"* * * We would point out first that we can find no evidence on this record which would support a conclusion that two or more of these defendants have joined together or agreed to do an unlawful or criminal act or to do a lawful act by criminal or unlawful means. On the contrary, in our view, the evidence more readily sustains the conclusion that Combs, Craig, MacEachern, Kirkbride and Warner, being dissatisfied with the policies and methods of their employer, set out to establish a competing business which, through the application of their own ideas and industry, they hoped to make successful, even to the point, perhaps, of forcing Somat out of business. As a competing business would become more successful, those with whom it competed could be affected adversely. We do not believe and are not willing to say that such action on the part of the departing employees, or that an agreement among them to obtain such a result, can be adjudicated a conspiracy within the meaning of the definition quoted above. * * *"

  Finally, the fact that one of the defendants was breaching a covenant not to compete does not make the otherwise lawful group action here unlawful. The defendants acted with a good faith belief, on the advice of counsel, that Boreen was not in breach of his covenant. They invested their own funds and sacrificed job security to launch a new enterprise. Nor was Boreen's participation in SSSC surreptitious. Had the defendants known that Boreen would be breaching his covenant not to compete they surely would not have taken these risks. Under these circumstances, it would be unreasonable to conclude that a purpose of this concerted action was to have Boreen breach his covenant.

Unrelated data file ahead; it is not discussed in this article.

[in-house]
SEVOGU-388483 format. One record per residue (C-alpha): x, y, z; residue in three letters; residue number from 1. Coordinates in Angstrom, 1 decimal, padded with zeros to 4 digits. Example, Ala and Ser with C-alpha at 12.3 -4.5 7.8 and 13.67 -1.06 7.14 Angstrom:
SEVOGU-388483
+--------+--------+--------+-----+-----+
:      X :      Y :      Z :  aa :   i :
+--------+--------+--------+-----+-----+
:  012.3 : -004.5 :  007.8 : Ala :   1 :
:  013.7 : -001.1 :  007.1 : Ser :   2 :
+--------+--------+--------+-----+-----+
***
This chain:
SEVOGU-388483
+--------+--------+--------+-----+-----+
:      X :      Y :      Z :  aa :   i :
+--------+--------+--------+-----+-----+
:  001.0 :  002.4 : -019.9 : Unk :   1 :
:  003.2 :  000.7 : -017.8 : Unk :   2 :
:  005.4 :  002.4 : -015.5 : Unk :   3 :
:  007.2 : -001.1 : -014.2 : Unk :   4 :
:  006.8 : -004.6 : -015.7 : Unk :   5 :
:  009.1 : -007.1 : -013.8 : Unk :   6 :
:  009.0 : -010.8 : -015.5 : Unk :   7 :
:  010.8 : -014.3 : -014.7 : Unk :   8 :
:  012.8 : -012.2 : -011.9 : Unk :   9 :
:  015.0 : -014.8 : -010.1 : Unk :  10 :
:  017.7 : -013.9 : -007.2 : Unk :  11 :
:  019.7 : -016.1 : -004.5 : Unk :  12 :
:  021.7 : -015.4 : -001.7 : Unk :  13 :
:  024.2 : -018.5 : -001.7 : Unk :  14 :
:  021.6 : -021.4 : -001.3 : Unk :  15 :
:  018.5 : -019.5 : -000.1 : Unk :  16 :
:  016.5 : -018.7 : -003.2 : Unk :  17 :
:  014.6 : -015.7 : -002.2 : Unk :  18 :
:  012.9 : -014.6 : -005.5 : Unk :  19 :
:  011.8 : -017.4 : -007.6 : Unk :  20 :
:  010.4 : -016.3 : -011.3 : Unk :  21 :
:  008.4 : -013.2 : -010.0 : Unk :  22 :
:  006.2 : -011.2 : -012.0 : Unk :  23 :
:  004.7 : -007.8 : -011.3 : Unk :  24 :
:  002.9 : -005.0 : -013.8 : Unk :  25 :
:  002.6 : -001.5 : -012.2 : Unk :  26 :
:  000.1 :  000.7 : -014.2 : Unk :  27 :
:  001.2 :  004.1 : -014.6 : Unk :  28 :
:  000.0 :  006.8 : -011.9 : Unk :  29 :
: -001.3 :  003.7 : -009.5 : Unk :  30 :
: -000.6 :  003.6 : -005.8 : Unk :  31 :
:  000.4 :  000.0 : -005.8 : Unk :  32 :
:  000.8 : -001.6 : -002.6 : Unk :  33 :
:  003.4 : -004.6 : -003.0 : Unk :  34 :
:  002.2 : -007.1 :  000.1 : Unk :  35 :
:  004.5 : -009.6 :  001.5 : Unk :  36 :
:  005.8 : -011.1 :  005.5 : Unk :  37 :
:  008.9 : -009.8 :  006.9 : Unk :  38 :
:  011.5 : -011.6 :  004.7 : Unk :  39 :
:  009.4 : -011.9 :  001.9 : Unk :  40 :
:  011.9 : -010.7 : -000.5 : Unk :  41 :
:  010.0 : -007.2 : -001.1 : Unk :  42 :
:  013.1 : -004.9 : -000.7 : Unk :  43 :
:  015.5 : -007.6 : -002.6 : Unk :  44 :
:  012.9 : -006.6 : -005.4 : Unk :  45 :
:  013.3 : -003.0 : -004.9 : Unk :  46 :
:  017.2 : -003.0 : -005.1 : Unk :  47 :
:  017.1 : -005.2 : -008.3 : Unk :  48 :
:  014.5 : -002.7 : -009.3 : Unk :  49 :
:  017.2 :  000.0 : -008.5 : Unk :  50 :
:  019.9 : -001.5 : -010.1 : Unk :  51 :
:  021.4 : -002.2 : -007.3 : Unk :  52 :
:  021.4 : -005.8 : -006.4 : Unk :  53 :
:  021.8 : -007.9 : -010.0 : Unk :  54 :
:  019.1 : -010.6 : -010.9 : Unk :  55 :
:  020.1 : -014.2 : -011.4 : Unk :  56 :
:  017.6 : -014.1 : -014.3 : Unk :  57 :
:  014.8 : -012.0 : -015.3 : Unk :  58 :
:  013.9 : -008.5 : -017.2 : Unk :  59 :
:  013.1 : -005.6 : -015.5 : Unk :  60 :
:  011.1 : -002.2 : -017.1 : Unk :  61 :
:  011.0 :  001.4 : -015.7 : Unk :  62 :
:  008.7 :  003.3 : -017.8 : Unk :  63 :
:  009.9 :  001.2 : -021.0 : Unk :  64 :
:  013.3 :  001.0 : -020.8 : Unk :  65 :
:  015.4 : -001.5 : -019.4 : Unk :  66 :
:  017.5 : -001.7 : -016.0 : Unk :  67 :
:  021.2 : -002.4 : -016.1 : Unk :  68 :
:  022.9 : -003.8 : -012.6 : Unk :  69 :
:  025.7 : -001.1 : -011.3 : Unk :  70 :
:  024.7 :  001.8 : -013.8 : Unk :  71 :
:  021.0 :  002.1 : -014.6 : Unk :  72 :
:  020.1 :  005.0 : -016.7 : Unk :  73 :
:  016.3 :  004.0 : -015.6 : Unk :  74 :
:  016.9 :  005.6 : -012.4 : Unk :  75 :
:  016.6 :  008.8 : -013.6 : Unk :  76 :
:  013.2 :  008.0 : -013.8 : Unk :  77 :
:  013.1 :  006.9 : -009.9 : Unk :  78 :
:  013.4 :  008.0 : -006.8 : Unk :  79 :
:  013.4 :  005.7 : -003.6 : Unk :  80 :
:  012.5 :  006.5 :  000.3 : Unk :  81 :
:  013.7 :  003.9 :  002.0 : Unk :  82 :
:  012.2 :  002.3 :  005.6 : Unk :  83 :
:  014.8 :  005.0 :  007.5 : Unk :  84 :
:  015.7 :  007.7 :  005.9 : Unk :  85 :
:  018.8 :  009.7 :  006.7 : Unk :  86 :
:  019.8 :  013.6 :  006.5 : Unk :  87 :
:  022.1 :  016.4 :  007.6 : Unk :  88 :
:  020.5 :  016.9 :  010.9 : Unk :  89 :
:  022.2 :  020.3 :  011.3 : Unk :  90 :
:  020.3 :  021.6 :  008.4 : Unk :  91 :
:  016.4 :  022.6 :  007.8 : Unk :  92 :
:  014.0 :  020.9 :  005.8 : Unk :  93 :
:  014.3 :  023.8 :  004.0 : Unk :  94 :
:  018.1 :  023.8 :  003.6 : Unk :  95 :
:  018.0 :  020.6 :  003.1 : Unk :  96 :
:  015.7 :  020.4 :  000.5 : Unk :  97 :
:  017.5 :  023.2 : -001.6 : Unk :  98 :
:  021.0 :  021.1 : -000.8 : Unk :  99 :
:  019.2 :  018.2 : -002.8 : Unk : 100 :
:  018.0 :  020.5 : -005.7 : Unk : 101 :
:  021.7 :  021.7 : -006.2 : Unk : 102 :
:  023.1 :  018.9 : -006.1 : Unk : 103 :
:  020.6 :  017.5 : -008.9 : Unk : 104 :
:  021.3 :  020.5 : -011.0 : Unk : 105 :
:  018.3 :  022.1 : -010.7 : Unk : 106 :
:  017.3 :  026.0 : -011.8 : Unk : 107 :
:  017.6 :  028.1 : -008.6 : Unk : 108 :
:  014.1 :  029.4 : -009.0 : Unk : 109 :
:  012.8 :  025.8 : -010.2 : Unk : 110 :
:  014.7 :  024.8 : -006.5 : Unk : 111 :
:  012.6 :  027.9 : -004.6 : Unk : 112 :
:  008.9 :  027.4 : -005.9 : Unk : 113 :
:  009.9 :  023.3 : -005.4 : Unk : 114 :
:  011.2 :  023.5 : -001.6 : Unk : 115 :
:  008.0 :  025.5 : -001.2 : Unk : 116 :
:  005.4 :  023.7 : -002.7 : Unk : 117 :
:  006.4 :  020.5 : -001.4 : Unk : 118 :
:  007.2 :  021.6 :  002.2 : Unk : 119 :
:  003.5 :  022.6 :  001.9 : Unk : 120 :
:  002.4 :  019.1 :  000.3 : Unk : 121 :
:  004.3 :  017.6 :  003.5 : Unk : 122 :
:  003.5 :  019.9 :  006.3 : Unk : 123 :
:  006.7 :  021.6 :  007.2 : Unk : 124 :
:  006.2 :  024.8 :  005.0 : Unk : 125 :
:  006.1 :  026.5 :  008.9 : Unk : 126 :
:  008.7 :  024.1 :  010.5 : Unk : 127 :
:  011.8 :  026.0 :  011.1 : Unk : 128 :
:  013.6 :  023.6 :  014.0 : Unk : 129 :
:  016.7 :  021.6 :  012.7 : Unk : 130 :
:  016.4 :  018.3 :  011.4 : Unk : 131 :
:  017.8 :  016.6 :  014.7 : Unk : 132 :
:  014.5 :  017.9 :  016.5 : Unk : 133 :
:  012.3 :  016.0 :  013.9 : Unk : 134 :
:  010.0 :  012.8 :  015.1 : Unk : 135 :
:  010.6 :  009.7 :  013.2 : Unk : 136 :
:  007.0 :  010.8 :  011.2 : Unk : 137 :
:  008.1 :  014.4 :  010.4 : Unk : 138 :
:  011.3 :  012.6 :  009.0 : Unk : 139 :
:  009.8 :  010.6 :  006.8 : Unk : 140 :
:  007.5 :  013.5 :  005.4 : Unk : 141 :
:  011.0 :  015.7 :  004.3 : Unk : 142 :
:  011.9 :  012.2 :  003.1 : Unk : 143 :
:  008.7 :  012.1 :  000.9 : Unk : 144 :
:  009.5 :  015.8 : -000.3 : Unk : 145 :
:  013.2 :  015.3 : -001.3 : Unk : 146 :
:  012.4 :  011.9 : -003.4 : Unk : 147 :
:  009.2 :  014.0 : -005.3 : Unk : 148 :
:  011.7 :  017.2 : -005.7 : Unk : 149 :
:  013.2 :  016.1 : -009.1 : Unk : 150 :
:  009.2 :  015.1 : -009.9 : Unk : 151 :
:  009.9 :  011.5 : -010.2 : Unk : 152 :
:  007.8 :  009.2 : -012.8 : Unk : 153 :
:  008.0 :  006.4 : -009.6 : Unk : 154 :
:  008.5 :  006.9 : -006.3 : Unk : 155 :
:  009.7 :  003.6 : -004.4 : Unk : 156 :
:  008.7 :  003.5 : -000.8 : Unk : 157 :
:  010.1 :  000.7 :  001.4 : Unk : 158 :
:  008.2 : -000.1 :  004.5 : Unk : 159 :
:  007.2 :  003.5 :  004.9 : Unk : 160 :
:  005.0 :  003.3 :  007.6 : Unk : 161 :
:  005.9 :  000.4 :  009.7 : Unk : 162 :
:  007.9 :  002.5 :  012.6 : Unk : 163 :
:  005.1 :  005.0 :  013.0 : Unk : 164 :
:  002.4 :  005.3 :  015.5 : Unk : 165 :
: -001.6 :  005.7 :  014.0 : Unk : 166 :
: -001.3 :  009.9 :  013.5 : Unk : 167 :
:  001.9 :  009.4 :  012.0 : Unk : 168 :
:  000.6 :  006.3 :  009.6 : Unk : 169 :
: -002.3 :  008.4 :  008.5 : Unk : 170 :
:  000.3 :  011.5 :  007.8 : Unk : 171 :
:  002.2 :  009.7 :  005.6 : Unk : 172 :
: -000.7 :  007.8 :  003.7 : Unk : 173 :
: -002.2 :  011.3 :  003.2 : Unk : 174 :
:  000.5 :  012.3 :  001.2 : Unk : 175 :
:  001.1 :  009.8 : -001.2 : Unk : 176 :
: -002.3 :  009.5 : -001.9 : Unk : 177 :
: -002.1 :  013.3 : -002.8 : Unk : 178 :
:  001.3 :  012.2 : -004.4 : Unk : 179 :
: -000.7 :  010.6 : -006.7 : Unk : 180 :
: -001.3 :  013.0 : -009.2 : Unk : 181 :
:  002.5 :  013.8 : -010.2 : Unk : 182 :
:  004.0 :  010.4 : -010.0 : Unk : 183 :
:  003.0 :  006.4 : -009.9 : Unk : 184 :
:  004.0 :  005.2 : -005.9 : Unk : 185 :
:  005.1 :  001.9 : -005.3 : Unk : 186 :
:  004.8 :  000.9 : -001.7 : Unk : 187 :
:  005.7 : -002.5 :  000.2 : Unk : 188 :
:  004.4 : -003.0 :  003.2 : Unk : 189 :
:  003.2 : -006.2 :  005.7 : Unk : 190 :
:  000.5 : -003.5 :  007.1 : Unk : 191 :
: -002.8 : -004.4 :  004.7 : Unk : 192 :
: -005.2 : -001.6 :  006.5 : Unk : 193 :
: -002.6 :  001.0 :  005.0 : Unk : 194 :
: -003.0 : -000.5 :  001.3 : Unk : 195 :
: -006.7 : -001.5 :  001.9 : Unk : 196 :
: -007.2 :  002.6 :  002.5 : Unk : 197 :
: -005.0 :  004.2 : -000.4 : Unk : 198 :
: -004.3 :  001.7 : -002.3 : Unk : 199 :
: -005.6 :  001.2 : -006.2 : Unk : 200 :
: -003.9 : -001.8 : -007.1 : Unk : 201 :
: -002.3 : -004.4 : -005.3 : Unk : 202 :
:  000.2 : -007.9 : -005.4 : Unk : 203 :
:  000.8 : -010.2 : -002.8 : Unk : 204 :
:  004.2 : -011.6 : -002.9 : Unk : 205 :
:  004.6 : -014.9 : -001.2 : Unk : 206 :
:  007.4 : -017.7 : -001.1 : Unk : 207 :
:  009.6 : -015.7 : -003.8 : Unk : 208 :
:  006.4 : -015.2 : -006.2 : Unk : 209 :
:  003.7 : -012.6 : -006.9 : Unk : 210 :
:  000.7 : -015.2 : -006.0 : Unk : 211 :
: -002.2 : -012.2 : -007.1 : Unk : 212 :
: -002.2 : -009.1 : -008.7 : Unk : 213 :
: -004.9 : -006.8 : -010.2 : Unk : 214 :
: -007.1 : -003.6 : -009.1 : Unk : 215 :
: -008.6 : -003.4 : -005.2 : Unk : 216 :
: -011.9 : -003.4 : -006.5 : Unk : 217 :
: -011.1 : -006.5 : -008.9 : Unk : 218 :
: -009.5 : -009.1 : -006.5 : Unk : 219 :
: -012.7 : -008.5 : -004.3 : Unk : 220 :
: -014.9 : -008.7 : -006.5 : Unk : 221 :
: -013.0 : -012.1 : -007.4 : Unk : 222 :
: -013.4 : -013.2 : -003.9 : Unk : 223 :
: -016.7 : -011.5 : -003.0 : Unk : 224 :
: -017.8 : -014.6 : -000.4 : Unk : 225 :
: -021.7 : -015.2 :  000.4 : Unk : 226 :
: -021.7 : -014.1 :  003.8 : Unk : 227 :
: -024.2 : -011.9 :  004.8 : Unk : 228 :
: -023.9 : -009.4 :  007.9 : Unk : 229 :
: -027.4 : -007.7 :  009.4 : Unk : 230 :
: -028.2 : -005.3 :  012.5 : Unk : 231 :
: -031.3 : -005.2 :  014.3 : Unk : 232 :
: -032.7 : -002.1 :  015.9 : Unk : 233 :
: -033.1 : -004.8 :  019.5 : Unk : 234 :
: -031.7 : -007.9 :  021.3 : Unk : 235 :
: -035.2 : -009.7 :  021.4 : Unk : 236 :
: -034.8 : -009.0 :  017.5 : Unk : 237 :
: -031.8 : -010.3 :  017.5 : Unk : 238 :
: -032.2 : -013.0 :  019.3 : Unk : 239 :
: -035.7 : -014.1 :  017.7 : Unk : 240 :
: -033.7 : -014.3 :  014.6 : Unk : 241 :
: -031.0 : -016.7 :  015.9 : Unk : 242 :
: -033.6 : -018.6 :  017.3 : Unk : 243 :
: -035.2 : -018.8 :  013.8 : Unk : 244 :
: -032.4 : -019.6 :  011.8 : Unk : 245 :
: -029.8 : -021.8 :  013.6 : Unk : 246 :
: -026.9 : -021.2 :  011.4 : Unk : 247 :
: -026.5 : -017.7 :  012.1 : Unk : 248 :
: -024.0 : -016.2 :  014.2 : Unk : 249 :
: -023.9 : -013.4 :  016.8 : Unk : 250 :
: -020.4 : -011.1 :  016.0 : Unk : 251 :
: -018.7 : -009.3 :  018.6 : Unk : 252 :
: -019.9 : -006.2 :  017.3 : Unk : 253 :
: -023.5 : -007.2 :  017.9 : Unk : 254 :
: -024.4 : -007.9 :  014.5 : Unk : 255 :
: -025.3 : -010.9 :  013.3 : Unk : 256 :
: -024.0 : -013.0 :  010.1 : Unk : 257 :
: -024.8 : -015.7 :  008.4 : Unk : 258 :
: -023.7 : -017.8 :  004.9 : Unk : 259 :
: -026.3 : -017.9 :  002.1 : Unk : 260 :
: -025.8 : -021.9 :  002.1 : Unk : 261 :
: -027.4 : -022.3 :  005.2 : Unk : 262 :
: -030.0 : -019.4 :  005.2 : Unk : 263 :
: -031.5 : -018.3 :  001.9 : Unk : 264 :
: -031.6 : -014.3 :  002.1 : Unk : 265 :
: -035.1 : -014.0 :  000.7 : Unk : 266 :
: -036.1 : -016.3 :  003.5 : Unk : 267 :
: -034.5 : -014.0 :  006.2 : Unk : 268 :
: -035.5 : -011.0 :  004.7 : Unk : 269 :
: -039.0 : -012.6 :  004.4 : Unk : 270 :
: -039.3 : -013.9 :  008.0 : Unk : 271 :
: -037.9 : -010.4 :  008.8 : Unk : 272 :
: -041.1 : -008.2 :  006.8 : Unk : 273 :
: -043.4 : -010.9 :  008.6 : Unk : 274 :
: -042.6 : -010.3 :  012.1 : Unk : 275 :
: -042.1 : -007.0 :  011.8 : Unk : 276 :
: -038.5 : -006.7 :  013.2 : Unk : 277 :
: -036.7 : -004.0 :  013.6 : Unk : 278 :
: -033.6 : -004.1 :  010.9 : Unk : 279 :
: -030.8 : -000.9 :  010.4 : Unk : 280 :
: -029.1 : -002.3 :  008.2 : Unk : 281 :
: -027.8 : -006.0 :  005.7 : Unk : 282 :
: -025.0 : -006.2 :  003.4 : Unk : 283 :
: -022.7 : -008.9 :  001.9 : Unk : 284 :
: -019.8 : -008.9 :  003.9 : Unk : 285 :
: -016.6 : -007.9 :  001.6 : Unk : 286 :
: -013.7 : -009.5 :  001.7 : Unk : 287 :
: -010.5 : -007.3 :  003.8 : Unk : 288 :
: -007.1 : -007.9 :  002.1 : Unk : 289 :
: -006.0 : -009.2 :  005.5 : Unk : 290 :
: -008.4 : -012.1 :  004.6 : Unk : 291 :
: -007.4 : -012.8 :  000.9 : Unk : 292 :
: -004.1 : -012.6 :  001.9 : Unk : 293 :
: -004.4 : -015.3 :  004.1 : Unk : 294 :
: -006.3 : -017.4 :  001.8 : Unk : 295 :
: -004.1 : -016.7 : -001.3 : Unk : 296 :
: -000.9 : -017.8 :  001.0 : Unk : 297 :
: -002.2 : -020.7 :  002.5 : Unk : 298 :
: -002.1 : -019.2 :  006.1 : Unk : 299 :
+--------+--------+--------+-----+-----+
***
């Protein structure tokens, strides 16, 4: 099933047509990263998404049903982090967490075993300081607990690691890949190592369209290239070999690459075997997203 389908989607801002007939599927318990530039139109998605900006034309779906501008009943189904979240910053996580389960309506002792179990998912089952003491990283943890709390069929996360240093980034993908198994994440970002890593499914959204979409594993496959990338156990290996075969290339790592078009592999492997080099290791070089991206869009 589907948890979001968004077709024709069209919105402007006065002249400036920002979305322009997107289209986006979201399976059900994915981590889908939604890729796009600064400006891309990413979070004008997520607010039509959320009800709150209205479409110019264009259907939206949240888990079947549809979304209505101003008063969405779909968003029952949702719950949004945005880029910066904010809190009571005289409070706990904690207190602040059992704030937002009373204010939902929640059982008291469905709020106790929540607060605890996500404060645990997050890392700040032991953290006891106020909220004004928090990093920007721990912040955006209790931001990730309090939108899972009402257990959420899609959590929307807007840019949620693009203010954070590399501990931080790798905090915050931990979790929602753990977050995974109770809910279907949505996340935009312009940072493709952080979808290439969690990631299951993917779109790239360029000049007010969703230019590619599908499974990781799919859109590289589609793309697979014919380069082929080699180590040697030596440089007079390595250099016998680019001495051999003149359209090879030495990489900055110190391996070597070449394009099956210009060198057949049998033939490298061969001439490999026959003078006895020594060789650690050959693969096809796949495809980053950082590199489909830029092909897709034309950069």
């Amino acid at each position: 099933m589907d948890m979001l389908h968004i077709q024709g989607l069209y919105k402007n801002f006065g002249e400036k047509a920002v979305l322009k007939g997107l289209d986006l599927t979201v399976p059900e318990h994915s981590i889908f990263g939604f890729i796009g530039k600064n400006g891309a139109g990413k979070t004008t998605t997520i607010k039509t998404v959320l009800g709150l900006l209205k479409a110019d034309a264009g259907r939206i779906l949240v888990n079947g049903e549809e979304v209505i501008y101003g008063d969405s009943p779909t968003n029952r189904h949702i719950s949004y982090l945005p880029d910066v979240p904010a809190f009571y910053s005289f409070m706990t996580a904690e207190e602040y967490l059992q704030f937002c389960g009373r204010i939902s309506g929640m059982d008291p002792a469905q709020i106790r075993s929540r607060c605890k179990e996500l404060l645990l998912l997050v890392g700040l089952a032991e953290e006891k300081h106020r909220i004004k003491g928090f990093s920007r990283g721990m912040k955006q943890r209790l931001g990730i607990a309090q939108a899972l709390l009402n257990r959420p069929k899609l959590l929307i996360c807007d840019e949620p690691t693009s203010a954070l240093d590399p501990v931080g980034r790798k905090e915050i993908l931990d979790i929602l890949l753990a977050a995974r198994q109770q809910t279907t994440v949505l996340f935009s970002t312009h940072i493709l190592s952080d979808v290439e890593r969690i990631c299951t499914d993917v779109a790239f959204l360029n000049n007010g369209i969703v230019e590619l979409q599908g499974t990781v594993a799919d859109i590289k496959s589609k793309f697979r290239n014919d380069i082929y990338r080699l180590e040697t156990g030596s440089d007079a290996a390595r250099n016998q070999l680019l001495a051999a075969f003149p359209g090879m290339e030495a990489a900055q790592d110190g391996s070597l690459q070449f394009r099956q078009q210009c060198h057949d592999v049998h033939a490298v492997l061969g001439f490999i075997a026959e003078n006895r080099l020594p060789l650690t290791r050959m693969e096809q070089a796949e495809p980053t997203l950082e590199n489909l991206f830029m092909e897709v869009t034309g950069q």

The foregoing discussion shall be considered as our conclusions of law, in addition to which we conclude specifically that the court has jurisdiction over the parties to and the subject matter of the suit.

  Any statements of fact contained in the foregoing "Discussion" not specifically found in the "Findings of Fact" are nevertheless additional findings of fact.


  We have found that Boreen has violated his agreement not to compete through his activities in SSSC and that UAC is entitled to equitable relief. Consequently, Boreen must: